Often times a more thorough set of witness statements need to be obtained to document what occurred from various perspectives. By conducting a thorough onsite investigation, the investigator can construct appropriate interview questions for those identified witnesses.
The information gathered from a thorough onsite investigation, neighborhood canvass and carefully conducted witness statements can be used to consider the next course of action on the case. This can include conducting background investigations, locating and serving documents to involved parties, obtaining records such as traffic collision reports, surveillance footage, 911 response calls and preserving relevant, publically available, online content.
Conducting onsite investigations, neighborhood canvasses and witness statements in the early stages of a case is essential. Early investigations allow the preservation of information and evidence while it still exists or while it is still remembered clearly. If fact finding is deferred to when a case goes to trial, it is highly likely that the conditions have changed: witnesses moved, buildings and structures have changed or no longer exist, surveillance footage may have been recorded over, witness recollection may be less clear and online content could have been removed or limited. Therefore, it is important to note that early and thorough onsite investigations, along with preserving witness statements, is a good foundation of any case. ~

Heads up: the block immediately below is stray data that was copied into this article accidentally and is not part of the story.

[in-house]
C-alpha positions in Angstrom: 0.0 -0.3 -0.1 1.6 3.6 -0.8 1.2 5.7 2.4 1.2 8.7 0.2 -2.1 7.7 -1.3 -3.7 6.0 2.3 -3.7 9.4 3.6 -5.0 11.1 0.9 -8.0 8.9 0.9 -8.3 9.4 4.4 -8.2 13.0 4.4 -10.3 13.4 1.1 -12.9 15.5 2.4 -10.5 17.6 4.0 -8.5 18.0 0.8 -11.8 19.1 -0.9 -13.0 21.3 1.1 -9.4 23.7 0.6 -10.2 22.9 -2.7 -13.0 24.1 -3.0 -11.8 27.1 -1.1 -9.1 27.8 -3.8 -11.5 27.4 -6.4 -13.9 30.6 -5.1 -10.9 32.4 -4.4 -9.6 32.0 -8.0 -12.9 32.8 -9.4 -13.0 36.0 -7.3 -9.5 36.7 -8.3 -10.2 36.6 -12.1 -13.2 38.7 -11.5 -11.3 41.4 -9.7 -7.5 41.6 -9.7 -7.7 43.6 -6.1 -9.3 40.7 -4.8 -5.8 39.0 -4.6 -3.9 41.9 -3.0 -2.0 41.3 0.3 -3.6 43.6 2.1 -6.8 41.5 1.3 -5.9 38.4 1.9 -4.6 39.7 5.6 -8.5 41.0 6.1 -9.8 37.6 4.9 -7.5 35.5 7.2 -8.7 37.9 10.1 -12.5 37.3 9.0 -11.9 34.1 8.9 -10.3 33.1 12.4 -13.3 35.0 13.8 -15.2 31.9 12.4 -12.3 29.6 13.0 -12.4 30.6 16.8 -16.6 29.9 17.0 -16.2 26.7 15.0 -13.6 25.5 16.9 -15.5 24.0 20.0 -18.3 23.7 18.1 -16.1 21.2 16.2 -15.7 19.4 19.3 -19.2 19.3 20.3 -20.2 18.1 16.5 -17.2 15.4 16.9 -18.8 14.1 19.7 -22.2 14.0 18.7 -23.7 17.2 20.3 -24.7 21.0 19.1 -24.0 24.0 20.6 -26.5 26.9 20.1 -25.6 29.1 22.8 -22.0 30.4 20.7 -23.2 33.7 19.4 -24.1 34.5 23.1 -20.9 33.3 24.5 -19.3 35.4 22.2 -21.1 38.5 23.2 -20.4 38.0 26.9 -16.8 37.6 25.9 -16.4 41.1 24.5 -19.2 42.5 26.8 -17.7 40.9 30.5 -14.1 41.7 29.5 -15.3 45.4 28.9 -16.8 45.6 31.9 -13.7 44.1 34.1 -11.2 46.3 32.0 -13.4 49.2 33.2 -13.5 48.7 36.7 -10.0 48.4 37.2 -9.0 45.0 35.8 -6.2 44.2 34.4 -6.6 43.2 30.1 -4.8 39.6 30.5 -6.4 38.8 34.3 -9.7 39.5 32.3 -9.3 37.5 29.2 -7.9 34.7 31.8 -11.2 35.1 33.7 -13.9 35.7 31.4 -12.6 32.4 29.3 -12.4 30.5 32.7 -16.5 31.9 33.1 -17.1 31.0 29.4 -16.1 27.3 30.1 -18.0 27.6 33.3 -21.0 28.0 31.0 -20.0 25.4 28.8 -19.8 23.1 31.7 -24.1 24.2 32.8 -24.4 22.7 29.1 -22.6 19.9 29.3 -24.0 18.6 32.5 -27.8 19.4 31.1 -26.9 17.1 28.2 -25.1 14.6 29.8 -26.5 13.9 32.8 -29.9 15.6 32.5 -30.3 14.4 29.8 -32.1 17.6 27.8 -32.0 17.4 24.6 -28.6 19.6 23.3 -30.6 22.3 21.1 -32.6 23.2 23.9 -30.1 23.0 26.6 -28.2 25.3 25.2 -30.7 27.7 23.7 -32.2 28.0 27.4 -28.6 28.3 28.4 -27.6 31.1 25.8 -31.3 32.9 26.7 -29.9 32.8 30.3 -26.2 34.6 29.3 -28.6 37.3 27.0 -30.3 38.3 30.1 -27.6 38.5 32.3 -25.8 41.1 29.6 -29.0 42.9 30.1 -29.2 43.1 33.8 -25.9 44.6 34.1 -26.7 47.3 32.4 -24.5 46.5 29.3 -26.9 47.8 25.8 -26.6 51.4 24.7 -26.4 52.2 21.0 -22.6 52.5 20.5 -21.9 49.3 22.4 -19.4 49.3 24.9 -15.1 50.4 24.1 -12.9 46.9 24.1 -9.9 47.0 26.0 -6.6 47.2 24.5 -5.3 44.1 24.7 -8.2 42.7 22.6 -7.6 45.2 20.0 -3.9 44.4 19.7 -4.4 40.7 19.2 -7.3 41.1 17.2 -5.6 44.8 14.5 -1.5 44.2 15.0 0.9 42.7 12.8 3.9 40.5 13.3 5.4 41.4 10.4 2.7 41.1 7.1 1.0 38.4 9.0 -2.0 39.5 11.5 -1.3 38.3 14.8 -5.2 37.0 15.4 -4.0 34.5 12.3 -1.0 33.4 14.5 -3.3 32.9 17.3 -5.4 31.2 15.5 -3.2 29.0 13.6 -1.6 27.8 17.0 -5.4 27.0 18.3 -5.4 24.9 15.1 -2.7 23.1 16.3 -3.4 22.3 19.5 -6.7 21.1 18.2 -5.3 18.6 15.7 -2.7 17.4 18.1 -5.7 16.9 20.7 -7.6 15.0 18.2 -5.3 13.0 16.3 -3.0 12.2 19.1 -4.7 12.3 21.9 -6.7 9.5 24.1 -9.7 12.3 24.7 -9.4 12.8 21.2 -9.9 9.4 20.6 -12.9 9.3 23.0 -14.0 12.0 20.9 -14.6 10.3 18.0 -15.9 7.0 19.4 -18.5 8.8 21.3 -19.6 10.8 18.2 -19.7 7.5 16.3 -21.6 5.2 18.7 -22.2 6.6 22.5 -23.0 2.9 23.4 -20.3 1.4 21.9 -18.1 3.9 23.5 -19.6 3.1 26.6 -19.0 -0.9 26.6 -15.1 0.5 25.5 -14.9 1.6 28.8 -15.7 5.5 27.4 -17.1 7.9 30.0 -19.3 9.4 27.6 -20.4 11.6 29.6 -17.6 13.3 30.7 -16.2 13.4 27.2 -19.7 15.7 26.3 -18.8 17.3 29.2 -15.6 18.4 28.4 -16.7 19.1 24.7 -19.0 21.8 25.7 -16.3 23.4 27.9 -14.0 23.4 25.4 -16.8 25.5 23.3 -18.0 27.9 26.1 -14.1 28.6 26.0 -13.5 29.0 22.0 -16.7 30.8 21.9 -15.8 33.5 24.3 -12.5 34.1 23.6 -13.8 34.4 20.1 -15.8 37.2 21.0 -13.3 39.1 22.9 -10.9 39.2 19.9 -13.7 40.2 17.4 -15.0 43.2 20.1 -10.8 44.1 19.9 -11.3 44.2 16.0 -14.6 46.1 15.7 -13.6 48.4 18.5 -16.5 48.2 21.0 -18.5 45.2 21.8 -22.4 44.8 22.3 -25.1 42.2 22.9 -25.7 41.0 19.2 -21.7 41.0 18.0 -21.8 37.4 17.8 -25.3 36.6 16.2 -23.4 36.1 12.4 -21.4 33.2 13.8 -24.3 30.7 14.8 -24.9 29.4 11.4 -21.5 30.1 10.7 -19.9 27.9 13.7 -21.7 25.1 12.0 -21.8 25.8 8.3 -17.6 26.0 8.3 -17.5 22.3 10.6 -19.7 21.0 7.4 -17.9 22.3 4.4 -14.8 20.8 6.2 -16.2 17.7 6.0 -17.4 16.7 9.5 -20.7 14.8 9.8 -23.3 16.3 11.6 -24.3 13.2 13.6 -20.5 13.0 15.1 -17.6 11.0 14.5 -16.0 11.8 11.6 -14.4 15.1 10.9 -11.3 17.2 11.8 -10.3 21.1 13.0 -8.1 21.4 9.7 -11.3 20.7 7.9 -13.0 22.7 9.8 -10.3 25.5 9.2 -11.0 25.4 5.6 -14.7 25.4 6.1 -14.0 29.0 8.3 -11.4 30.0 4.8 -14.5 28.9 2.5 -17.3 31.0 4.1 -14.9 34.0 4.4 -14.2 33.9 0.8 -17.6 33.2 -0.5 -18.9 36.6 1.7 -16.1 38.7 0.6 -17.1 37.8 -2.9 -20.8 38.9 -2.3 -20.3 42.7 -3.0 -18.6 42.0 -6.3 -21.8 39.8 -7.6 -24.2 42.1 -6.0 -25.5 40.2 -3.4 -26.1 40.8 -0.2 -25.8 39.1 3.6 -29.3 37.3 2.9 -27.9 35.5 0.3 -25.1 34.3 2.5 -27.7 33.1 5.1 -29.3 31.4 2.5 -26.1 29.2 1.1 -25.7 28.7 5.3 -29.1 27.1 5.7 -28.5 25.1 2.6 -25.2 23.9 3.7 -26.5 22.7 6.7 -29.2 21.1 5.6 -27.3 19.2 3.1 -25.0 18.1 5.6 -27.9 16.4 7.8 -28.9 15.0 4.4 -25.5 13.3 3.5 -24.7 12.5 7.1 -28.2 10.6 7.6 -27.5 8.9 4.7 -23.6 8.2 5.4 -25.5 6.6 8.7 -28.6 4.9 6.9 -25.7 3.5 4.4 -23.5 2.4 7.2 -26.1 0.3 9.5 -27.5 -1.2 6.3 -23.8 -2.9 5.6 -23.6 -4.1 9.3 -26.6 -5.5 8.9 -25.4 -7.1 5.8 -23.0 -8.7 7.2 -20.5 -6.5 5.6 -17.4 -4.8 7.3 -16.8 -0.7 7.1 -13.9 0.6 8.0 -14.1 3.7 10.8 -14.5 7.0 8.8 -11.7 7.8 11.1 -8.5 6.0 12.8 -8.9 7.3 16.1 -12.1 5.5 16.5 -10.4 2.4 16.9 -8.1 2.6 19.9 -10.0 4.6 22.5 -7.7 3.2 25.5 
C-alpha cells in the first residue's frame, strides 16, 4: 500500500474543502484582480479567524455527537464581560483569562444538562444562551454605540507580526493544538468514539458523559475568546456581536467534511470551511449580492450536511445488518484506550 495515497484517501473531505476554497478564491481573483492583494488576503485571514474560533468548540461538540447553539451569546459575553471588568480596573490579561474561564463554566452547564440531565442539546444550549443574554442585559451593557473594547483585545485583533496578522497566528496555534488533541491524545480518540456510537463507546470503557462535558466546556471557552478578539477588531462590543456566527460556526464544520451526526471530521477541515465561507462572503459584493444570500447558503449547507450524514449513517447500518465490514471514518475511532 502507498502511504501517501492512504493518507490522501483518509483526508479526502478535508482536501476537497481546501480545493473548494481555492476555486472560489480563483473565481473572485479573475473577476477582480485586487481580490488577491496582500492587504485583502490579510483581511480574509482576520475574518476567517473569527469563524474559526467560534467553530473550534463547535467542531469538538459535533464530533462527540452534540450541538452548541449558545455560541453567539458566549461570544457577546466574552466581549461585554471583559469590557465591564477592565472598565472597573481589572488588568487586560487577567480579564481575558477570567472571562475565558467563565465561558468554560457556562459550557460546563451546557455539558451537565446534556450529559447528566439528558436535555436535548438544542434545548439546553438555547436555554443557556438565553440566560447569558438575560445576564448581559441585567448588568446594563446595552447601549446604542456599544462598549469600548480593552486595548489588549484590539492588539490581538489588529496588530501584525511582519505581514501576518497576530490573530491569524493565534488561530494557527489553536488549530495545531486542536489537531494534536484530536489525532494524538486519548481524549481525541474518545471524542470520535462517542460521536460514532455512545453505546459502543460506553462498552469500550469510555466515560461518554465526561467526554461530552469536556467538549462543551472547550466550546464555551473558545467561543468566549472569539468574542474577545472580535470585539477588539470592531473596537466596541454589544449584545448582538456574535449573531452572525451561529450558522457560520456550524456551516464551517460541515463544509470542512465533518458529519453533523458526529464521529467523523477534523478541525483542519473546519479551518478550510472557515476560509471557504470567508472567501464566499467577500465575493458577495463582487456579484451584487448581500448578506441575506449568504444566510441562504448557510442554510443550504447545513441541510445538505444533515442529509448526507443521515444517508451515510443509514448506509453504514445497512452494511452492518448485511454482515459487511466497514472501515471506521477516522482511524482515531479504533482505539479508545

Keystone Investigative Services understands insurance claims and the legal process. We conduct thorough onsite investigations to document, secure resources, locate witnesses and obtain statements professionally and efficiently. Contact our office today for a complementary strategy session and quote. (626) 676-5170, www.keystoneis.com
A monumental case in January of last year, titled Nucci v. Target Corp., set a precedence on social media in discovery. This case highlighted the idea that the fact finder has a right to inspect activities before and after an incident. This included content that may be marked as “private” on a person’s social media profile.